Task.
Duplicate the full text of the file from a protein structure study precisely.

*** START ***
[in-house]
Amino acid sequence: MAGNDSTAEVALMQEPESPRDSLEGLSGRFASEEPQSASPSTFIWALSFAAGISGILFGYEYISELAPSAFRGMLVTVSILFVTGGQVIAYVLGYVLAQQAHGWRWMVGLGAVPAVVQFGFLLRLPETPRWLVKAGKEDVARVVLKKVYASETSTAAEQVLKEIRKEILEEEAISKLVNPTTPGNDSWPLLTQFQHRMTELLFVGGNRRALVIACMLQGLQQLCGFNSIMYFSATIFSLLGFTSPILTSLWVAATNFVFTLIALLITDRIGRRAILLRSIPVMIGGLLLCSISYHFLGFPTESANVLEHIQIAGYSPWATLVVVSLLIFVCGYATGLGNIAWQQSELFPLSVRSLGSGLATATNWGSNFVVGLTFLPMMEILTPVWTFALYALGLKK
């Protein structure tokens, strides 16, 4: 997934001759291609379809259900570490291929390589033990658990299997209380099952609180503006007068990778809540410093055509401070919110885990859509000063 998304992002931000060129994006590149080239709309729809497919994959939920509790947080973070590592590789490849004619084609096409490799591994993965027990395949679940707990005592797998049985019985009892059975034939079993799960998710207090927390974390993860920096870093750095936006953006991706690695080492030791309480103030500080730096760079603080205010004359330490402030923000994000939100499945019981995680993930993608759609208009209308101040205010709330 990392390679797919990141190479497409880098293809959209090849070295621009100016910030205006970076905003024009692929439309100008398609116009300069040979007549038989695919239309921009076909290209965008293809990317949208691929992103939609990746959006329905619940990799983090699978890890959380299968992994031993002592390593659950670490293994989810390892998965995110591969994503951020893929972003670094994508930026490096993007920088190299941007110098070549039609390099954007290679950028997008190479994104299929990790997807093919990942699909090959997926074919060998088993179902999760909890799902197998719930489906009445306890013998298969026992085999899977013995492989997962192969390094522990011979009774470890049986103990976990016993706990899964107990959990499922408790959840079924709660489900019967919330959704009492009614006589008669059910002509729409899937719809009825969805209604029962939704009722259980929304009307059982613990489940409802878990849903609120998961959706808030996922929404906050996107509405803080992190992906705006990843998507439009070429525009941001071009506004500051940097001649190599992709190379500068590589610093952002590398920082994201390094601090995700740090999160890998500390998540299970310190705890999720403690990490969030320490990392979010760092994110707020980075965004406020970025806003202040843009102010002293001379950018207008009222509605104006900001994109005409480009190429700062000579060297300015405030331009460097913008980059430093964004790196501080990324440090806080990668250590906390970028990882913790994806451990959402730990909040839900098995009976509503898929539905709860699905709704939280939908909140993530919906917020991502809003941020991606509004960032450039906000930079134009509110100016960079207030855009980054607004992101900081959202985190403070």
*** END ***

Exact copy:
[in-house]
Amino acid sequence: MAGNDSTAEVALMQEPESPRDSLEGLSGRFASEEPQSASPSTFIWALSFAAGISGILFGYEYISELAPSAFRGMLVTVSILFVTGGQVIAYVLGYVLAQQAHGWRWMVGLGAVPAVVQFGFLLRLPETPRWLVKAGKEDVARVVLKKVYASETSTAAEQVLKEIRKEILEEEAISKLVNPTTPGNDSWPLLTQFQHRMTELLFVGGNRRALVIACMLQGLQQLCGFNSIMYFSATIFSLLGFTSPILTSLWVAATNFVFTLIALLITDRIGRRAILLRSIPVMIGGLLLCSISYHFLGFPTESANVLEHIQIAGYSPWATLVVVSLLIFVCGYATGLGNIAWQQSELFPLSVRSLGSGLATATNWGSNFVVGLTFLPMMEILTPVWTFALYALGLKK
């Protein structure tokens, strides 16, 4: 997934001759291609379809259900570490291929390589033990658990299997209380099952609180503006007068990778809540410093055509401070919110885990859509000063 998304992002931000060129994006590149080239709309729809497919994959939920509790947080973070590592590789490849004619084609096409490799591994993965027990395949679940707990005592797998049985019985009892059975034939079993799960998710207090927390974390993860920096870093750095936006953006991706690695080492030791309480103030500080730096760079603080205010004359330490402030923000994000939100499945019981995680993930993608759609208009209308101040205010709330 990392390679797919990141190479497409880098293809959209090849070295621009100016910030205006970076905003024009692929439309100008398609116009300069040979007549038989695919239309921009076909290209965008293809990317949208691929992103939609990746959006329905619940990799983090699978890890959380299968992994031993002592390593659950670490293994989810390892998965995110591969994503951020893929972003670094994508930026490096993007920088190299941007110098070549039609390099954007290679950028997008190479994104299929990790997807093919990942699909090959997926074919060998088993179902999760909890799902197998719930489906009445306890013998298969026992085999899977013995492989997962192969390094522990011979009774470890049986103990976990016993706990899964107990959990499922408790959840079924709660489900019967919330959704009492009614006589008669059910002509729409899937719809009825969805209604029962939704009722259980929304009307059982613990489940409802878990849903609120998961959706808030996922929404906050996107509405803080992190992906705006990843998507439009070429525009941001071009506004500051940097001649190599992709190379500068590589610093952002590398920082994201390094601090995700740090999160890998500390998540299970310190705890999720403690990490969030320490990392979010760092994110707020980075965004406020970025806003202040843009102010002293001379950018207008009222509605104006900001994109005409480009190429700062000579060297300015405030331009460097913008980059430093964004790196501080990324440090806080990668250590906390970028990882913790994806451990959402730990909040839900098995009976509503898929539905709860699905709704939280939908909140993530919906917020991502809003941020991606509004960032450039906000930079134009509110100016960079207030855009980054607004992101900081959202985190403070």